By Deborah Field As a small-business owner, I’ve grown accustomed to the political exchange that takes place over issues regarding the best policies for our growth, but the most recent narrative illustrating the plight of small business owners in regards to repealing the estate tax is unnerving. Claiming that small businesses and family farms are negatively affected by a tax that virtually none of them pay is exasperating and undermines the values of America’s small business owners.
My business, as with any small business, grows when customers have the money to spend at my shop. When patrons in my community are able to buy high-end paper goods and custom-design services, my business thrives. The opportunity to own a successful business and to, “Pass along something to my children and grandchildren,” as Speaker John A. Boehner, R-Ohio, mentioned, has never been jeopardized by the estate tax.
The Federal Estate Tax is a tax on the transfer of a person’s assets after they die, given their taxable estate meets certain criteria. Its modern form has been in effect since 1916, but its origins in the U.S. date back to our founding. Support for the tax now and historically derives from the basic economic principle that unearned, inherited wealth concentrated in the hands a few lucky people doesn’t create a healthy economy. It is also widely accepted as the tax that has the least effect on labor and capital, as opposed to the income tax or the sales tax. The only argument the opposition raises is that the government shouldn’t tax the deceased for doing well in life. They galvanize public support by manipulation, leading people to believe they will be affected by the tax when the overwhelming majority never will.
The estate tax is imposed on the taxable estate―the remainder of the estate after all qualifying deductions and most notably, after the exclusion amount of $5.34 million, an amount that doubles if the deceased is married at time of death. If you have a booming small business or farm that meets this threshold, odds are you’ve hired a team of money gurus to help you take advantage of the myriad of loopholes in the tax code.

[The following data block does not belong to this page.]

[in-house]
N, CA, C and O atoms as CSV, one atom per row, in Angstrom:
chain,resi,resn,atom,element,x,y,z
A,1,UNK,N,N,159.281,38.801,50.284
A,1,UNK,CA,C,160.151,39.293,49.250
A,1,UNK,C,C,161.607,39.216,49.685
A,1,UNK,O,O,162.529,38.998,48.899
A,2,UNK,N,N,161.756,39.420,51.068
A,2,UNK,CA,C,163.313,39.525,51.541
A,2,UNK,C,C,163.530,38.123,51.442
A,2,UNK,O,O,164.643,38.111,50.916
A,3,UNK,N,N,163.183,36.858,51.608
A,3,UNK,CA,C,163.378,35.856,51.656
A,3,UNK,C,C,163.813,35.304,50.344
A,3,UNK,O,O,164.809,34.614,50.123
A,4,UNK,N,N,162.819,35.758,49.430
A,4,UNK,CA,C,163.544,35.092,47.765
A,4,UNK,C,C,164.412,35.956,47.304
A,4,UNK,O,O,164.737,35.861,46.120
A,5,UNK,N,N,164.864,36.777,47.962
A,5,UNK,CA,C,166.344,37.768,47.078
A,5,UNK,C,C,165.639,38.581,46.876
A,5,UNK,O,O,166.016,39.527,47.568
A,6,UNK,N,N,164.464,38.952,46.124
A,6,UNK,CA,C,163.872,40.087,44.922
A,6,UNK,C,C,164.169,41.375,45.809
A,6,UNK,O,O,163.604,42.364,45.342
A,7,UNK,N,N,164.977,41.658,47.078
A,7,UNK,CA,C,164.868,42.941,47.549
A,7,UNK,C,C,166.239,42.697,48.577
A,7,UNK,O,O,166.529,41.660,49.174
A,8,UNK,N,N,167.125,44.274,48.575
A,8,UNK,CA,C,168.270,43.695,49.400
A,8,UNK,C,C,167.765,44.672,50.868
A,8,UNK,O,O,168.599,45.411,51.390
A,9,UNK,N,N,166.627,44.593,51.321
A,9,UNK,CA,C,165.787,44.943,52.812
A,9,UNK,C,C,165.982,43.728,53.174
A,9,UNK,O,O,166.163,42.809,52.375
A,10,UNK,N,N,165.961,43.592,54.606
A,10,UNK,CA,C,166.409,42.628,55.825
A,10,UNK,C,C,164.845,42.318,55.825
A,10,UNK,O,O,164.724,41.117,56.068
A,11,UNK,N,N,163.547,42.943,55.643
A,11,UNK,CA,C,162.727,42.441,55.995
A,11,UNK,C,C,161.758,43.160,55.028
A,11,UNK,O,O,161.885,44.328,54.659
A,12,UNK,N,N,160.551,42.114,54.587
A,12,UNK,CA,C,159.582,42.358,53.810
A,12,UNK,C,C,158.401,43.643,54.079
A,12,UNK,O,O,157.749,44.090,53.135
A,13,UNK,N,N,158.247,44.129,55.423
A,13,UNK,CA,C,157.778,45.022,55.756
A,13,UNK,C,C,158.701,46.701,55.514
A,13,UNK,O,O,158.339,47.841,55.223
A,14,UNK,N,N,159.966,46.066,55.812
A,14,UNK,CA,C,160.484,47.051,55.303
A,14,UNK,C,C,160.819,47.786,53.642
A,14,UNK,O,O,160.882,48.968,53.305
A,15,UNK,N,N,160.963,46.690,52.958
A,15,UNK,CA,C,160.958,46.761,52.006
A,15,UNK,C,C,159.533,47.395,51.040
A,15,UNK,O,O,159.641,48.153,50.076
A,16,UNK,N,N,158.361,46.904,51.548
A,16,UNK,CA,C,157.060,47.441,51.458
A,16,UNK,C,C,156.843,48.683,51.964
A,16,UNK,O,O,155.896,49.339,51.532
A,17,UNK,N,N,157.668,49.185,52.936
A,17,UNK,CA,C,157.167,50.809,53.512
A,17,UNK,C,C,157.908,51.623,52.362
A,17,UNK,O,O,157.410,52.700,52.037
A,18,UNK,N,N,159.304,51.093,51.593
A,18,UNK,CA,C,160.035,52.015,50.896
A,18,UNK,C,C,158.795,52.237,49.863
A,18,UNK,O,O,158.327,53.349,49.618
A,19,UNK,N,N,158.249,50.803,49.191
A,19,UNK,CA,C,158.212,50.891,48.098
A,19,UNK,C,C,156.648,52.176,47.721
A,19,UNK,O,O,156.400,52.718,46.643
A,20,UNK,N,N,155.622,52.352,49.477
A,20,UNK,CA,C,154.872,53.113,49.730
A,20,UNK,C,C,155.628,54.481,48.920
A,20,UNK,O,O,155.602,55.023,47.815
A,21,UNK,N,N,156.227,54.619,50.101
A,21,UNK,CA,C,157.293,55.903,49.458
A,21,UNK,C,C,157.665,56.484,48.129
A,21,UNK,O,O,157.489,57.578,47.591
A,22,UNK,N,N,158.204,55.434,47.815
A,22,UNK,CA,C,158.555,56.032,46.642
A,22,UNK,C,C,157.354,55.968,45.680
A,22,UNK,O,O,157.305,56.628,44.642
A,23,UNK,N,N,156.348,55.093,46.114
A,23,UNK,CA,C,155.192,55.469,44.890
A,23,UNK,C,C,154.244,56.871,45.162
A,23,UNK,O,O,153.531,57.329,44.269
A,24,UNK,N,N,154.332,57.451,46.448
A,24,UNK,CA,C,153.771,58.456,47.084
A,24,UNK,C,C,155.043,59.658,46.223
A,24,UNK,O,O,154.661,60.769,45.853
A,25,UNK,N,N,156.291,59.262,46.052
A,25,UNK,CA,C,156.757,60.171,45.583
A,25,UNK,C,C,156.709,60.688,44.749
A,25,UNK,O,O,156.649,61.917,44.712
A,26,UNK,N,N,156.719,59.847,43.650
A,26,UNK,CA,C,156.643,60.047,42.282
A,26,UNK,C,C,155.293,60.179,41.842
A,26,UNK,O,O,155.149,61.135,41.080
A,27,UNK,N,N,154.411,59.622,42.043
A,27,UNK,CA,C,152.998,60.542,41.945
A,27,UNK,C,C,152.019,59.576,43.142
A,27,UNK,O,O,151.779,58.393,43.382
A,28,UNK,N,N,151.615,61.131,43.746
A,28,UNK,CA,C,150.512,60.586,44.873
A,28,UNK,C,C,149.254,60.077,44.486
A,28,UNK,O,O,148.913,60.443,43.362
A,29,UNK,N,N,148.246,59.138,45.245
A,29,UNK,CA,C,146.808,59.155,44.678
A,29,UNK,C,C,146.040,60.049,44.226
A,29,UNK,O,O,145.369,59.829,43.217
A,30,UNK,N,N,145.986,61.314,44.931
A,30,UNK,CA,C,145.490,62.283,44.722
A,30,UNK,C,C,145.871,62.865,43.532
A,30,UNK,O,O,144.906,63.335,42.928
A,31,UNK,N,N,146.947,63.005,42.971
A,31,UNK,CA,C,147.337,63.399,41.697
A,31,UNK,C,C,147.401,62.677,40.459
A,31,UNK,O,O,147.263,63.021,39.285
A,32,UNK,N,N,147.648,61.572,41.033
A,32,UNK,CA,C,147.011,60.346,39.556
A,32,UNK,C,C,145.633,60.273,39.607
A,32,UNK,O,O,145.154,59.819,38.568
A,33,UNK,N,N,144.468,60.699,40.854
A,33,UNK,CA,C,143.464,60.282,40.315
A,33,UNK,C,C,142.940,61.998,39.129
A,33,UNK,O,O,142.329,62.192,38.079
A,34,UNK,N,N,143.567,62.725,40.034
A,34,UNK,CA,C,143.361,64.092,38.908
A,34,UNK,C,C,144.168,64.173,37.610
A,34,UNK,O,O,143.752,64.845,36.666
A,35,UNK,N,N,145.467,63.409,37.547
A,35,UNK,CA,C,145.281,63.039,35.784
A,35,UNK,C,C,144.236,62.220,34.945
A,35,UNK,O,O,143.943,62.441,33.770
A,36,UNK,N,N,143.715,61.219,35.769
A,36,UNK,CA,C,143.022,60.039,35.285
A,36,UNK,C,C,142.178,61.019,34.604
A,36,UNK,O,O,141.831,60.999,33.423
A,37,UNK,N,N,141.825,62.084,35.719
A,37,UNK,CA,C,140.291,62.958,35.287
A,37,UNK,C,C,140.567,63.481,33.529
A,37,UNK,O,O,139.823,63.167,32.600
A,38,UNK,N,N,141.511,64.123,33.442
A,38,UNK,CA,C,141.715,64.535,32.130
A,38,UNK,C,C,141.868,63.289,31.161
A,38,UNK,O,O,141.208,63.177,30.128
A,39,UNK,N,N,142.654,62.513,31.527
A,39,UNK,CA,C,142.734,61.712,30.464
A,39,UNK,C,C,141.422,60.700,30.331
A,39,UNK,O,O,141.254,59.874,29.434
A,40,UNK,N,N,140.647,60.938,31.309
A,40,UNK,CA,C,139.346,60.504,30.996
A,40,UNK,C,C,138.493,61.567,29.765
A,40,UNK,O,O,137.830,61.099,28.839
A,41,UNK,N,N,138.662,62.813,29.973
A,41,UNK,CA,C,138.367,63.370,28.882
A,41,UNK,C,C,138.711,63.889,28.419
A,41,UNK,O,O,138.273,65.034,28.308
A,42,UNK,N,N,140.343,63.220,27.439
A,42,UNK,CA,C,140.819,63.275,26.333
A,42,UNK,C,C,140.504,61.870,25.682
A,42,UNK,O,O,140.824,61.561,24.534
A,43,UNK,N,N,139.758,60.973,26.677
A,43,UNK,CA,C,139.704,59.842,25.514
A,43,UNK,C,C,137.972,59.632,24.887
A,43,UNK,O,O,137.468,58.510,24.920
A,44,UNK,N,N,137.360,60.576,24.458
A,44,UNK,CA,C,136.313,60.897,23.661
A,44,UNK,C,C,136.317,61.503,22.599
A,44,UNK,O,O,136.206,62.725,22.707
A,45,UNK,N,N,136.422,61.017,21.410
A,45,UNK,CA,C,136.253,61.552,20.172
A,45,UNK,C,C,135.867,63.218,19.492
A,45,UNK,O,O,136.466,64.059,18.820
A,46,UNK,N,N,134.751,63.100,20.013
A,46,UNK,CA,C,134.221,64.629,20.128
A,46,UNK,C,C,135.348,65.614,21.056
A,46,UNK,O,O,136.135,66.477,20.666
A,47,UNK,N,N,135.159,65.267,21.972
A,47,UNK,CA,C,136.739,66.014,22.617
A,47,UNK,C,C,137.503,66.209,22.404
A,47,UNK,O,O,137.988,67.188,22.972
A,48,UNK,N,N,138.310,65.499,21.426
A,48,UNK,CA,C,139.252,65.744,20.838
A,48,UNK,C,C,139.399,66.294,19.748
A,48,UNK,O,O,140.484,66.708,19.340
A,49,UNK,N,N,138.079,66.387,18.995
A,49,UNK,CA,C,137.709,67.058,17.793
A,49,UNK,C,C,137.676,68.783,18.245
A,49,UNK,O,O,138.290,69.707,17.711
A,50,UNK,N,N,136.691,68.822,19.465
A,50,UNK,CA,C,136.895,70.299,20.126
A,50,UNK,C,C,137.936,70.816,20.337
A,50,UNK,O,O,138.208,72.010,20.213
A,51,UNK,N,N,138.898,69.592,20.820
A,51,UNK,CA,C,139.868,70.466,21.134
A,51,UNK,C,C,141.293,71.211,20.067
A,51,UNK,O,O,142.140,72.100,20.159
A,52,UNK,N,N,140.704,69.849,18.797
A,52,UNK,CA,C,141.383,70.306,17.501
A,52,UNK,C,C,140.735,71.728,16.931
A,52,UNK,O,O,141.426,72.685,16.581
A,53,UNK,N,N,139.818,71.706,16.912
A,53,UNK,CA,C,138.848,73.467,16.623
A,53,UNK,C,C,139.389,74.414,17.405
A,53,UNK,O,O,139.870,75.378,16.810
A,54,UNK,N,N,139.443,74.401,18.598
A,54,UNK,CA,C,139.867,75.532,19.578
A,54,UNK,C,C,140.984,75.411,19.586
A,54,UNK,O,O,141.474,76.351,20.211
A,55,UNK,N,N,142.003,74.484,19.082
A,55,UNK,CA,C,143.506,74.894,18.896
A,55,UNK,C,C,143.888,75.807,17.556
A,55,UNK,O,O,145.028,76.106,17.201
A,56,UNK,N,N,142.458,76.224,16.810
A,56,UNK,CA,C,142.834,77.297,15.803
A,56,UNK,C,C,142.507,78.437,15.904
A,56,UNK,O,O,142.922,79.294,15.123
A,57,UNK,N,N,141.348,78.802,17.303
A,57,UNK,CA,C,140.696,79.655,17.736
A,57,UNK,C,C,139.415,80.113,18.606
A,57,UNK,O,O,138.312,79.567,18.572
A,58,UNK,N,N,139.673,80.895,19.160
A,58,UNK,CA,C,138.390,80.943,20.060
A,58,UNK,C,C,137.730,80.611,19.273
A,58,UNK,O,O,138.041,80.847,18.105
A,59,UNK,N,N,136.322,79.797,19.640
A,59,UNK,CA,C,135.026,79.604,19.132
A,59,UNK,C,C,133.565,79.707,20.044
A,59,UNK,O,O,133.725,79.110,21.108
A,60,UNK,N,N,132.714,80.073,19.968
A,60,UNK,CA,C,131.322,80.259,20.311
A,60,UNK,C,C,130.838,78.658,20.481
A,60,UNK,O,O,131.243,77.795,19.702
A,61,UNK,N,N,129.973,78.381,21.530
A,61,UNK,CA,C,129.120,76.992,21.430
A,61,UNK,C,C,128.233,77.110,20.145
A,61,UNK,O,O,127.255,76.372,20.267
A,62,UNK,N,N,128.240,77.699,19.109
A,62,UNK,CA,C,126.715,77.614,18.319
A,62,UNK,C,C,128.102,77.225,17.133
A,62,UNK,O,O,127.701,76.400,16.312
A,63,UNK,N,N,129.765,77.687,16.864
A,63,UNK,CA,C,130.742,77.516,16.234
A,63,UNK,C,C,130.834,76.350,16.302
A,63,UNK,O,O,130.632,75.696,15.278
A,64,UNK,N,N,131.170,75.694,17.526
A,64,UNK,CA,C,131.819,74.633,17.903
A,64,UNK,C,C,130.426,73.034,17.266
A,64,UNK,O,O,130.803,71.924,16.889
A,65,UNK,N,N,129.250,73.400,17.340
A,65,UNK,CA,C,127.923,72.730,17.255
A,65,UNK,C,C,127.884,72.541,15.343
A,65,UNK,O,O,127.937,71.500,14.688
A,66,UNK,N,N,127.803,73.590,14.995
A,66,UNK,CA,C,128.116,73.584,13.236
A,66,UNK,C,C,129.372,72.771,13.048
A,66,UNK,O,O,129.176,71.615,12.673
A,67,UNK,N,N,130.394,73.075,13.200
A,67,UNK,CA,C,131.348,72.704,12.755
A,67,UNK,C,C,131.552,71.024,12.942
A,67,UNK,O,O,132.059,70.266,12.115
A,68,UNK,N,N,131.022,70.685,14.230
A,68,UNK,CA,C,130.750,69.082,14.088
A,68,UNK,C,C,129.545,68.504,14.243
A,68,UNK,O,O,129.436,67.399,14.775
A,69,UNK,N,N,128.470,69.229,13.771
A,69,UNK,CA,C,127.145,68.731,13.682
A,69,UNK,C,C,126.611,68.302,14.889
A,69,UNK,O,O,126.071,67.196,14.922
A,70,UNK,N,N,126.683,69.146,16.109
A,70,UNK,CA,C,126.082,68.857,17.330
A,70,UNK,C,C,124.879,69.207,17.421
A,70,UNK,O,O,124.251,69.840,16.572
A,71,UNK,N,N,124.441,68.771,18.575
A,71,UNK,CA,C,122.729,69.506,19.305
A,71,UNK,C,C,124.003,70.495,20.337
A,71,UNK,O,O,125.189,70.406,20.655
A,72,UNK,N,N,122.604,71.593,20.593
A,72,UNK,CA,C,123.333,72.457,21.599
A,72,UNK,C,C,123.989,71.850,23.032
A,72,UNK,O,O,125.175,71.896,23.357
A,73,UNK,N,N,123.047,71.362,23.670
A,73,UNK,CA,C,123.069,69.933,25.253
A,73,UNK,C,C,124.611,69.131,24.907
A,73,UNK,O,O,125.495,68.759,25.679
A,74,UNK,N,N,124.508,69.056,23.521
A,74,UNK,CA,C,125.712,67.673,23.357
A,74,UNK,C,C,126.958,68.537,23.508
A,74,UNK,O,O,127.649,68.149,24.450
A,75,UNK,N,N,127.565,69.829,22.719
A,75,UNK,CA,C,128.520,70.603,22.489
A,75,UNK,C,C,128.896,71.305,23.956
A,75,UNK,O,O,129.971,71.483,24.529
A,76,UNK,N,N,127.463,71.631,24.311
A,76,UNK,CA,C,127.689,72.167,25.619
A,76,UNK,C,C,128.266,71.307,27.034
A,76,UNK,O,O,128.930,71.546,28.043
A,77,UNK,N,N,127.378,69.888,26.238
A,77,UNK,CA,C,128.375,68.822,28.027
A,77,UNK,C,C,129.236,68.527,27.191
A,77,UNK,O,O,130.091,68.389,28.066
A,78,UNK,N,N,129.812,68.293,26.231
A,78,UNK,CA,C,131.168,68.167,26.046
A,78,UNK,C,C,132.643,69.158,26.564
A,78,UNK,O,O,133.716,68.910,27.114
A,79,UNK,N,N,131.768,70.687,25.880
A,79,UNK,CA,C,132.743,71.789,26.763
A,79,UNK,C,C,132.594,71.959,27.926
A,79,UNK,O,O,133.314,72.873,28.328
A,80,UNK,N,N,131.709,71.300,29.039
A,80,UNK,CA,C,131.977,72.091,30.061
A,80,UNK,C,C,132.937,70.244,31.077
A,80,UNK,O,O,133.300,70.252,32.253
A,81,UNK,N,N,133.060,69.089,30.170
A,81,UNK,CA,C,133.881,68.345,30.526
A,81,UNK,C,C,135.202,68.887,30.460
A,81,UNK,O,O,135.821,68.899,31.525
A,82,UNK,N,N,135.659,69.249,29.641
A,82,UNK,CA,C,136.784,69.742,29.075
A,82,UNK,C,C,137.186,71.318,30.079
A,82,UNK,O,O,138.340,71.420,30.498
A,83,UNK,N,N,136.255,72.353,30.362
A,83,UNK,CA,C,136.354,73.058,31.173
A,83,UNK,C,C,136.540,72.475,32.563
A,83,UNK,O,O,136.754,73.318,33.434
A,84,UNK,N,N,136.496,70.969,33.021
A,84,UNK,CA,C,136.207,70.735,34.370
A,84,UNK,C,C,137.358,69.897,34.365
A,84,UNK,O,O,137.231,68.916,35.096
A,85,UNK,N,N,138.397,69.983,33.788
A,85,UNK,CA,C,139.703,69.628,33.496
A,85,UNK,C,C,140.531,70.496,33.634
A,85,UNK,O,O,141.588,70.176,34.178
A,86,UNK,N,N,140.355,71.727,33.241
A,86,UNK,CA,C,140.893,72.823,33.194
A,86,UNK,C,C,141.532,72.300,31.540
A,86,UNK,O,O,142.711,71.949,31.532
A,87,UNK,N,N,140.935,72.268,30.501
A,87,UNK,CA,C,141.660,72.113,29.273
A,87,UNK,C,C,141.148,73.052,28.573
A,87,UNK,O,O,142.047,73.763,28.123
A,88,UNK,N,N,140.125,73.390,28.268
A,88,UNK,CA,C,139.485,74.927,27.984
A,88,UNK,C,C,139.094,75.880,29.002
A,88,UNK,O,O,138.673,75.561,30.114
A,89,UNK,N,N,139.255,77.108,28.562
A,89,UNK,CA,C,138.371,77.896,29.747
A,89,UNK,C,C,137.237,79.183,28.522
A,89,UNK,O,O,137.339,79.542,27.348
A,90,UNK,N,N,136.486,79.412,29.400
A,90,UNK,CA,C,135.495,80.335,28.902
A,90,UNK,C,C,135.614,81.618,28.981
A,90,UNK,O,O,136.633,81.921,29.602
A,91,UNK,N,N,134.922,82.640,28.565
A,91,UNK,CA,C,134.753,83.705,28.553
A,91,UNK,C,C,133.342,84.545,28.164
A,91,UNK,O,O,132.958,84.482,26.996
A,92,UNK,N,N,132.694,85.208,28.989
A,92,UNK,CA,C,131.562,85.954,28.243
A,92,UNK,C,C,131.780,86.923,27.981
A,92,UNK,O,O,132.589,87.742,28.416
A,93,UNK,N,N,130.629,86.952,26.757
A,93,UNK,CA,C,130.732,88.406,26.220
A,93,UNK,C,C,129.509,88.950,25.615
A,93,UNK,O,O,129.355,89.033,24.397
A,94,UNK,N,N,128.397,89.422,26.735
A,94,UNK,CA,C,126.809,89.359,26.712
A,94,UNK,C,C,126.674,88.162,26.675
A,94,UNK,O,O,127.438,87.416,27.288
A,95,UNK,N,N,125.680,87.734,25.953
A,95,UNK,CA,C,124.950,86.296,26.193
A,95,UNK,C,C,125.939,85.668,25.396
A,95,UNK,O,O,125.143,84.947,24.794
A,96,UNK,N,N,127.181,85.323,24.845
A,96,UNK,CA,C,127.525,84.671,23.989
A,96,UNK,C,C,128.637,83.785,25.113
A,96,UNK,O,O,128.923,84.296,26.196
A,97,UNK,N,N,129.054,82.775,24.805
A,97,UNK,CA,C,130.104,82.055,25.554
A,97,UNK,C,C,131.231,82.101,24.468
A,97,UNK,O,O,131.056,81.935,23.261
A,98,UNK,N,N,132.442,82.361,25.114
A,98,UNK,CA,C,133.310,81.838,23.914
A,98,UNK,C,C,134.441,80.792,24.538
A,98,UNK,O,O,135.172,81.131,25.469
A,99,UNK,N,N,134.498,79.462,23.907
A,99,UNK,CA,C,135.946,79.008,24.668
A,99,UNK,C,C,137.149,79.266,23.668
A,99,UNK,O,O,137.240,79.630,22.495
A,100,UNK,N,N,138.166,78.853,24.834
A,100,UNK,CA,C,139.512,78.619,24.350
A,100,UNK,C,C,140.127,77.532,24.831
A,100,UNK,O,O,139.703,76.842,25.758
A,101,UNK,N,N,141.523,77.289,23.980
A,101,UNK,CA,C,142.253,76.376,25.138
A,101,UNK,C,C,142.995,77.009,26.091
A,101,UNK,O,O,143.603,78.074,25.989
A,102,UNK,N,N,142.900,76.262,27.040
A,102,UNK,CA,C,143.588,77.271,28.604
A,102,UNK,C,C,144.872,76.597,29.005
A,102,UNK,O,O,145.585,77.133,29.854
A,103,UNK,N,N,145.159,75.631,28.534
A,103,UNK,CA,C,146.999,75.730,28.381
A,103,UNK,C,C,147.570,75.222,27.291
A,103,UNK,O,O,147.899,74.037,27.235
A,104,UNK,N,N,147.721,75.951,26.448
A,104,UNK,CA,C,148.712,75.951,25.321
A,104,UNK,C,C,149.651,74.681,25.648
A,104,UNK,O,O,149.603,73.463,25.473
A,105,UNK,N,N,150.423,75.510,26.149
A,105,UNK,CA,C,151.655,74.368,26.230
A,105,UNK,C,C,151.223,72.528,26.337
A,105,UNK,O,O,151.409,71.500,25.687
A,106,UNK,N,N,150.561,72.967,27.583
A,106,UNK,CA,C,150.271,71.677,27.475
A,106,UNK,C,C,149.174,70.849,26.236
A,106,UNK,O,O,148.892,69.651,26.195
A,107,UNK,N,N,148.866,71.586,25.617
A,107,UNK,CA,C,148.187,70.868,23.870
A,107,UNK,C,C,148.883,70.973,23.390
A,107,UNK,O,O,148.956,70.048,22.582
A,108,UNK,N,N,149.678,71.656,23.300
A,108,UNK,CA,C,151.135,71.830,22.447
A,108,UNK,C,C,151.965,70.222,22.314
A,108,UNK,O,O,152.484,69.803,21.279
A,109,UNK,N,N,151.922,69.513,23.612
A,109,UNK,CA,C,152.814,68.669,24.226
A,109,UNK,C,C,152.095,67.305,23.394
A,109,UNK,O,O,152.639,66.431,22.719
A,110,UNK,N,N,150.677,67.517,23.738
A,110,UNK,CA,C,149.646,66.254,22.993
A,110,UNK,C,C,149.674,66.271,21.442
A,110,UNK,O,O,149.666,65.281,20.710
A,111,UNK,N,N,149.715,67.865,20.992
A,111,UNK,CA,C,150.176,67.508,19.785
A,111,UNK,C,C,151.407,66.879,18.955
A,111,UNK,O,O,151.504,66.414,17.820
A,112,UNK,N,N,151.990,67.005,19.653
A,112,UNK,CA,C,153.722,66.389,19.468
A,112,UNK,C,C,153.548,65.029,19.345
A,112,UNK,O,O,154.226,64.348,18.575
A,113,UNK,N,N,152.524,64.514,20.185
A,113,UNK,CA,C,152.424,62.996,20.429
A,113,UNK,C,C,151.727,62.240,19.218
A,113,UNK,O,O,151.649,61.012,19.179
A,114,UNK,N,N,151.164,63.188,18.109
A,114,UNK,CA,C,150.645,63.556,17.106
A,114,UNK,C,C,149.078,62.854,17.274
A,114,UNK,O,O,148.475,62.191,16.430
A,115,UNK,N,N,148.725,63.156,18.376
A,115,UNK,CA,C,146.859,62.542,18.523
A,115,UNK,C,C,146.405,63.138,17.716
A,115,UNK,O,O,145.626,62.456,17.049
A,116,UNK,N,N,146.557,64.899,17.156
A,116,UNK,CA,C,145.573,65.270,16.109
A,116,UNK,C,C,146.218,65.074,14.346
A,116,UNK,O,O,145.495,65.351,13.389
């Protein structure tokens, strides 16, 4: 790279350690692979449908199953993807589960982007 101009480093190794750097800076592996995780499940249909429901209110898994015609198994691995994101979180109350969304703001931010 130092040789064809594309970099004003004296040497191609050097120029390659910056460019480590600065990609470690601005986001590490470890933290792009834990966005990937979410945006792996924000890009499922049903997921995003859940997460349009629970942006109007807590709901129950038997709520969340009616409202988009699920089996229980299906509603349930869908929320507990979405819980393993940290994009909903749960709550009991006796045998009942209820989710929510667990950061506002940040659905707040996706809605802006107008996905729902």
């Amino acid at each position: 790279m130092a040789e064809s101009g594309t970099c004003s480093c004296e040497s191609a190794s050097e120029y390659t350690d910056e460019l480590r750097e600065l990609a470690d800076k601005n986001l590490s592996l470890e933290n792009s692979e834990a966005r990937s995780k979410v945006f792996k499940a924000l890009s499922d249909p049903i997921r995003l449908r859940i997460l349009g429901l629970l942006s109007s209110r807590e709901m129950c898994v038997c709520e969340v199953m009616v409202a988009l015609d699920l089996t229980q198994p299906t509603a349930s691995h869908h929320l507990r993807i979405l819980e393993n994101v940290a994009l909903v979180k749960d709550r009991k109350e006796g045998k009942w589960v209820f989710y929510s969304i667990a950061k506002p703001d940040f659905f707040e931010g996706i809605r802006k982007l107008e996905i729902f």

For instance, many high priced estate-planners use special financial instruments to pass down sizable assets tax-free. If after the exclusion amount and deductions taken your small business is still valued high enough to be affected by the tax, the estate is taxed at a graduated rate up to 40%. When opponents claim that the government will take “almost half” of your estate through the estate tax after you die, this is patently false. Almost no one, even mega-billionaires see that amount. There are simply too many ways to get around it.
The estate tax is one way to level the playing field for small businesses and family farms. Most of us can’t afford high-dollar lawyers and financial planners to help us circumvent the rules. The revenue we bring in usually goes right back into our business to grow, innovate, and hopefully survive in an economy designed for the wealthiest minority. The estate tax is the only tax that captures certain capital gains on acquired wealth of million and billion-dollar companies that would otherwise go untaxed. When a company’s assets appreciate in value, the amount of appreciation is due as capital gains only when the amount is realized. So for the wealthiest companies that rarely need to sell any of their assets to grow their business, this acquired value is never taxed―that is until the owner or executive dies and is subject to the estate tax.
What supports and favors small businesses and family farms is a healthy middle class which is facilitated by tax rules that everyone has to follow. The revenue generated from the estate tax is substantially more beneficial to the financial stability of my community than the effect it has on the hand-full of those in which the tax is levied. While tax policy anywhere is inherently controversial, this seems like a no-brainer.
According to the Congressional Budget Office, the estate tax will generate about $246 billion over 2016-2025 under current law. Opponents assert that because this is such a small percentage of the government’s total budget it only has the capacity to do harm. However, $246 billion goes pretty far when you consider the cuts that are usually made to support similar tax holidays for the wealthy. This often includes funding for education and medical research, local law enforcement and emergency services, as well as crucial tax incentives that create opportunity for middle class families and small businesses like mine.
It is unreasonable and fiscally reckless to add more than $246 billion to the deficit by eliminating yet another tax from a few wealthy estates while at the same time asking for further sacrifices from businesses like mine. While the estate tax has limited impact on my business, the effects of the budget shortfall created by eliminating the tax will be felt here at Paperjam Press and throughout our community.
Deborah Field is the owner of Paperjam Press in Portland, Oregon and is a member of the Main Street Alliance, a national network of small business owners working to provide a new voice on important public policy issues.
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